The sixth workshop was organized by AVRDC – the World Vegetable Center in Thailand in 2011 and the seventh workshop was organized by the University Agricultural Sciences Bangalore in 2015.

The eighth International Conference on Management of the Diamondback Moth and other Crucifer Insect Pests was organized by the World Vegetable Center in Taiwan in 2019.

Additional details and proceedings of these workshops / conference can be found at https://avrdc.org/diamondback-moth-working-group/



World Vegetable Center
P.O. Box 42
Shanhua, Tainan, Taiwan 74151

Phone: +886-6-583-7801

Email: info@worldveg.org

Web: avrdc.org


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The Association of International Research and Development Centers for Agriculture, a nine-member alliance focused on increasing global food security by supporting healthy, sustainable, climate-smart smallholder agriculture.

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New app identifies rice disease at early stages

by David Bradley, Inderscience

rice plant
Credit: Unsplash/CC0 Public Domain

Rice is one of the most important food crops for billions of people but the plants are susceptible to a wide variety of diseases that are not always easy to identify in the field. New work in the International Journal of Engineering Systems Modelling and Simulation has investigated whether an application based on a convolution neural network algorithm could be used to quickly and effectively determine what is afflicting a crop, especially in the early stages when signs and symptoms may well be ambiguous.

Manoj Agrawal and Shweta Agrawal of Sage University in Indore, Madhya Pradesh, suggest that an automated method for rice disease identification is much needed. They have now trained various machine learning tools with more than 4,000 images of healthy and diseased rice and tested them against disease data from different sources. They demonstrated that the ResNet50 architecture offers the greatest accuracy at 97.5%.

The system can determine from a photograph of a sample of the crop whether or not it is diseased and if so, can then identify which of the following common diseases that affect rice the plant has: Leaf Blast, Brown Spot, Sheath Blight, Leaf Scald, Bacterial Leaf Blight, Rice Blast, Neck Blast, False Smut, Tungro, Stem Borer, Hispa, and Sheath Rot.

Overall, the team’s approach is 98.2% accurate on independent test images. Such accuracy is sufficient to guide farmers to make an appropriate response to a given infection in their crop and thus save both their crop and their resources rather than wasting produce or money on ineffective treatments.

The team emphasizes that the system works well irrespective of the lighting conditions when the photograph is taken or the background in the photograph. They add that accuracy might still be improved by adding more images to the training dataset to help the application make predictions from photos taken in disparate conditions.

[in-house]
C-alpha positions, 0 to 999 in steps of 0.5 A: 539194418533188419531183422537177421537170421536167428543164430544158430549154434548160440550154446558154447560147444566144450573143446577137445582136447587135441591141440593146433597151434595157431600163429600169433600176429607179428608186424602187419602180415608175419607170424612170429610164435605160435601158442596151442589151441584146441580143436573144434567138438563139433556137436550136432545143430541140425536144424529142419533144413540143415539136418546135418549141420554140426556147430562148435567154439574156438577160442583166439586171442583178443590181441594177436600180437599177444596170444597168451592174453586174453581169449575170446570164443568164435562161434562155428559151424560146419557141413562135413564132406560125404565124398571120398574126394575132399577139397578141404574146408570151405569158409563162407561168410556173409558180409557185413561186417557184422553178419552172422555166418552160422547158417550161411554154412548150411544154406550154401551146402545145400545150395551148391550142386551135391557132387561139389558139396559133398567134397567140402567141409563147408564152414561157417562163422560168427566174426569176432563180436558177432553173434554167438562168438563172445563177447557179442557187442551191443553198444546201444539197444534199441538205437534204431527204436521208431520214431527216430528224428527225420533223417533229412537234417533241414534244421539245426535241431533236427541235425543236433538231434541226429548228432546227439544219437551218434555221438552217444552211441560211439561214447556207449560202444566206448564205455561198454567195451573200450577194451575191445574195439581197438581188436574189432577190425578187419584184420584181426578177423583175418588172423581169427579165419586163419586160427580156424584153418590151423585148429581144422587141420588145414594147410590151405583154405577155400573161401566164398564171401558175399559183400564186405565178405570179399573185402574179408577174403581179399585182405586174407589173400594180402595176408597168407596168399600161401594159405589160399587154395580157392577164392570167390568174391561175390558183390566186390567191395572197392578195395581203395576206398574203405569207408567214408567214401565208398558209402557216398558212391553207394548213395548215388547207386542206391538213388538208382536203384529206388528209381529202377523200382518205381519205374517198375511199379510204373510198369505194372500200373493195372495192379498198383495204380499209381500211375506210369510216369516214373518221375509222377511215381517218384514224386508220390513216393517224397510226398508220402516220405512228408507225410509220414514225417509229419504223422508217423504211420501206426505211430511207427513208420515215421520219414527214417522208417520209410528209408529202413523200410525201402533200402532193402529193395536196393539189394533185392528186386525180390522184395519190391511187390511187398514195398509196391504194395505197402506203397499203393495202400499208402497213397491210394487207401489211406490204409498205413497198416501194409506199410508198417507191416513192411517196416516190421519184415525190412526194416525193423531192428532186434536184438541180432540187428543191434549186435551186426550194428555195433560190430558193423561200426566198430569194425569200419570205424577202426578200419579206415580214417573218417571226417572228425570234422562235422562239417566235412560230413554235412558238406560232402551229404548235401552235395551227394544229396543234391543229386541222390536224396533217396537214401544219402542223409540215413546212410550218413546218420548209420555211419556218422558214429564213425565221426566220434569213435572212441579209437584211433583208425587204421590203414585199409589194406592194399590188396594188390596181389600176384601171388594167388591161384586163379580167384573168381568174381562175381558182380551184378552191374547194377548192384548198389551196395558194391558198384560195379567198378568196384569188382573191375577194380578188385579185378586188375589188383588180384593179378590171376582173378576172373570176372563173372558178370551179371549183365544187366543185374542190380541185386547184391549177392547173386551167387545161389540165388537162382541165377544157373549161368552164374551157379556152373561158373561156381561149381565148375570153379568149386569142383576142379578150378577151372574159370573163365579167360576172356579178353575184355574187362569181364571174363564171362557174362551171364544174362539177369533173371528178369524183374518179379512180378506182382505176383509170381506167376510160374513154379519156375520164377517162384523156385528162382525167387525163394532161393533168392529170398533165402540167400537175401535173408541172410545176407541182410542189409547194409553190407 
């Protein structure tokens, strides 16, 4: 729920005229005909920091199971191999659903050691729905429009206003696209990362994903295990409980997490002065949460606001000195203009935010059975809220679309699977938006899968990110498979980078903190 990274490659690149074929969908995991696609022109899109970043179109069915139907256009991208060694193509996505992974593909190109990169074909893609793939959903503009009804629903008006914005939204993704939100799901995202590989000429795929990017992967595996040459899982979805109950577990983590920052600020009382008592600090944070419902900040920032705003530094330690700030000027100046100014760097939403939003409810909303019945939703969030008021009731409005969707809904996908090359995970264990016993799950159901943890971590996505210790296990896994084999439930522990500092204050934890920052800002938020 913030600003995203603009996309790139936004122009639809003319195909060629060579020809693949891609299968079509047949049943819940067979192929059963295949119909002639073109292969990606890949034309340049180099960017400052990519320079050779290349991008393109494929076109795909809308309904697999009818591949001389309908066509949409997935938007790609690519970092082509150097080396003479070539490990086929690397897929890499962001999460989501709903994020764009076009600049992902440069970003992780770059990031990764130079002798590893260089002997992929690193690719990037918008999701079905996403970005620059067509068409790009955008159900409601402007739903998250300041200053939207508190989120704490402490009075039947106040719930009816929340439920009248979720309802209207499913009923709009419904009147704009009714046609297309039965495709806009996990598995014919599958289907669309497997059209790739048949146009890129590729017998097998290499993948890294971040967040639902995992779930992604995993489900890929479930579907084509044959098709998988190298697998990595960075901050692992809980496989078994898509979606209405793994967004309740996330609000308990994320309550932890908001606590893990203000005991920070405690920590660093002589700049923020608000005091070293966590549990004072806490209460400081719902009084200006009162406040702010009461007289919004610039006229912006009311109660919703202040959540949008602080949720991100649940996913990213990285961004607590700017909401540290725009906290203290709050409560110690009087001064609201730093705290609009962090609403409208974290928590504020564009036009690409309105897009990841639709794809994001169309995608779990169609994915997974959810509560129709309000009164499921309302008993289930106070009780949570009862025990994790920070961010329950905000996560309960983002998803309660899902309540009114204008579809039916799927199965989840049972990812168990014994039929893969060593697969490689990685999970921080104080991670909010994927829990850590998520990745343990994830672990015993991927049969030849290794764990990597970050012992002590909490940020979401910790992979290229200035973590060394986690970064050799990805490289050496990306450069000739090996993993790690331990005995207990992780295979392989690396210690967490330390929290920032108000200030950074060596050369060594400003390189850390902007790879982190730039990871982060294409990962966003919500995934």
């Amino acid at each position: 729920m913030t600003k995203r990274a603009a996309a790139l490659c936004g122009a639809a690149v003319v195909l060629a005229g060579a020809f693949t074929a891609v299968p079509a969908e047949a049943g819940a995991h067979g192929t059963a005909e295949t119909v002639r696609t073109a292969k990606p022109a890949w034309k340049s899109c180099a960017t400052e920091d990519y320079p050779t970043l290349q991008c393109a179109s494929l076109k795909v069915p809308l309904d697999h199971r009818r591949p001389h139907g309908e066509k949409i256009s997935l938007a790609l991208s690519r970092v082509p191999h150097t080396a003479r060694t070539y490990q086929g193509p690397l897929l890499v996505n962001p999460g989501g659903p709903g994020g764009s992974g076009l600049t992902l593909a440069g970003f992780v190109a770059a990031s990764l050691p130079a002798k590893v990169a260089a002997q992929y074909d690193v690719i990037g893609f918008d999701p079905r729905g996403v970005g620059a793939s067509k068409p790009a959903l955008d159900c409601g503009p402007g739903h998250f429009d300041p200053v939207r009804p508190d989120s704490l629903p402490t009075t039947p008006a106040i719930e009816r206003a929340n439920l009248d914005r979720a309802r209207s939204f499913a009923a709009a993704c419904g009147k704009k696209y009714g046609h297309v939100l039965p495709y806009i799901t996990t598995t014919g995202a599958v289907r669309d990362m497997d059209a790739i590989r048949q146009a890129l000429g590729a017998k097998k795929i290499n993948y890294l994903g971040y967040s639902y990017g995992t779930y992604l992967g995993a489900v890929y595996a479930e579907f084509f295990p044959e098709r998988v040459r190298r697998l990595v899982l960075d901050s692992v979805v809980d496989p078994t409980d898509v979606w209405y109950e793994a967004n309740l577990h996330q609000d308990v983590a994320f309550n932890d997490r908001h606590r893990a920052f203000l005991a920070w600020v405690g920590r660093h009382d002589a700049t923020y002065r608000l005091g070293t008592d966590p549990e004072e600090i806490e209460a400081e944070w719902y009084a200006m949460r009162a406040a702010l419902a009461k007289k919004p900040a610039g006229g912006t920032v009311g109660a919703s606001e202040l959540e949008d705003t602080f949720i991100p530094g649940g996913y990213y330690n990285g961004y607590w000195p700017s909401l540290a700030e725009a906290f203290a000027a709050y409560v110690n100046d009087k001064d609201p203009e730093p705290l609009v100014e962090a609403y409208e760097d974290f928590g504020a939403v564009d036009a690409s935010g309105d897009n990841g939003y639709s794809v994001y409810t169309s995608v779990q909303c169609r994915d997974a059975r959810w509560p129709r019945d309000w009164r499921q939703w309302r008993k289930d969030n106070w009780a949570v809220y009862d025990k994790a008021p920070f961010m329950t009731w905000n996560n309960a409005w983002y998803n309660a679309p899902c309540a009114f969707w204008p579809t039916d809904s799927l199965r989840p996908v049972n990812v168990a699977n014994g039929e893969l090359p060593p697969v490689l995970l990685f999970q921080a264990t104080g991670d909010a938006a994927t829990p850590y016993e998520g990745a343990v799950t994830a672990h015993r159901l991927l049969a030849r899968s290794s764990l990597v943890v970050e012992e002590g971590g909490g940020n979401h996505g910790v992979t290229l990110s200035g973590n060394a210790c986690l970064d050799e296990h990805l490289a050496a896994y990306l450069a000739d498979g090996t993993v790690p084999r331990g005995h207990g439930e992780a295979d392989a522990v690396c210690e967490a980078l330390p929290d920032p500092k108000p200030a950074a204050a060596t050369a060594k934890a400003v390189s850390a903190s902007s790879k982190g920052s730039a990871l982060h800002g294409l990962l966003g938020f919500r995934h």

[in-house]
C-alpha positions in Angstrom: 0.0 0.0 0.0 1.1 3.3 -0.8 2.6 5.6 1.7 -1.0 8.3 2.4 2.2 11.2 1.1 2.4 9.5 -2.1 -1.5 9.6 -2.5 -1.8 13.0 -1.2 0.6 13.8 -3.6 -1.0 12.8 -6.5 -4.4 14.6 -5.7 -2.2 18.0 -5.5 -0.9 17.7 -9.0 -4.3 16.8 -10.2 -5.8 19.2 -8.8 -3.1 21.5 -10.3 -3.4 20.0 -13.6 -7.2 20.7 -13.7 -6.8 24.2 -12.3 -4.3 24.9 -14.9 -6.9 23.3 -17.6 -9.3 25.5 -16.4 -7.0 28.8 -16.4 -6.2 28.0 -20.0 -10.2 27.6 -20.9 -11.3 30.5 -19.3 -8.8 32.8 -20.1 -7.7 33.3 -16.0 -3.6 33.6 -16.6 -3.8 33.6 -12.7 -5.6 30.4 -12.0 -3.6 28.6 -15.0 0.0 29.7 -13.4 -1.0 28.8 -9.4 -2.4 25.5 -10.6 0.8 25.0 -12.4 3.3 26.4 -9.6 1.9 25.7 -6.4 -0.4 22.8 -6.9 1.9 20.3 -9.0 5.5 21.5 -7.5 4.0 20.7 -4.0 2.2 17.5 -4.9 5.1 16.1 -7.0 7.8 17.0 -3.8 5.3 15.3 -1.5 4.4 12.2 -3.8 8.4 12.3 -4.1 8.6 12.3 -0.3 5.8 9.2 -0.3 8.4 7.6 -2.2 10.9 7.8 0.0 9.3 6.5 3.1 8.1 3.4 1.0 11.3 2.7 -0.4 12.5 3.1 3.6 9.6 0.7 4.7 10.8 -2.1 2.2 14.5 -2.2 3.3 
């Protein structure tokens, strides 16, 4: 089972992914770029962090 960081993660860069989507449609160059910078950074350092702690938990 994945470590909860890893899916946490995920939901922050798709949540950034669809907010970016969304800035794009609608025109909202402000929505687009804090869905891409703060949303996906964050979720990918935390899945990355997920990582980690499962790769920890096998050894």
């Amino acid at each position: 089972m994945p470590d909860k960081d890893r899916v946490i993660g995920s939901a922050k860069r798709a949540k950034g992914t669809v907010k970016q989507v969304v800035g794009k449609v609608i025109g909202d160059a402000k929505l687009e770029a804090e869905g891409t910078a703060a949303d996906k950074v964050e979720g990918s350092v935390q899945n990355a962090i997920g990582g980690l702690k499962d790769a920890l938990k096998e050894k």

More information: Shweta Agrawal et al, Rice plant diseases detection using convolutional neural networks, International Journal of Engineering Systems Modelling and Simulation (2022). DOI: 10.1504/IJESMS.2022.10044308

Provided by Inderscience 

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Growers can use a test kit to detect ToBRFV before plants even shows signs

Knowing, for sure, that your crop is infected before the plants show signs. Growers have wanted that since the Tomato brown rugose fruit virus (TOBRFV) reared its ugly head. And preferably quickly, too. This summer, the Dutch company Spark Radar launched a grower test kit for that. Growers can use it to detect, with high reliability and within three hours, whether their crop is contaminated.

According to Spark Rader’s co-founder, Rogier van der Voort, its virus test’s reliability and sensitivity can well well-compared to that of a PCR test. “However, you don’t have to send our test’s samples to a service lab. That saves considerable time – crucial when detecting and containing a possible outbreak.”

When the COVID-19 pandemic broke out, he and Bas Rutjens, who founded Spark Genetics, put their heads together. That company has been supporting breeding companies with genetics issues since 2018. “When the pandemic began, the laboratory had to partially close. We started asking ourselves how we could offer the market something that was much needed. That had to be a reliable, sensitive pathogen test that anyone could perform on-site,” says Rogier.

Testing before symptoms show
The test works pre-symptomatically, meaning you can test for the virus’ presence early. Rogier draws a parallel with COVID-19. “You can now do a self-test for that. But, that’s an antigen test you use when you’re already showing symptoms.” In the case of the coronavirus, for example, a runny nose.

One of the ToBRFV’s symptoms is spots on the fruit or signs on leaves. “Antigen tests, however, aren’t as reliable as PCR tests, and their lower sensitivity means they don’t work pre-symptomatically. You can also only test two to three plants at once,” Rogier explains.

Leaf material
Currently, growers can test 60 plants at a time using Spark Radar test kits. Testing can be done in three ways. “We started with leaf samples. A piece of leaf the size of a fingernail is enough. Growers collect the leaf sample in a bag we provide, and once collected, testing can begin.”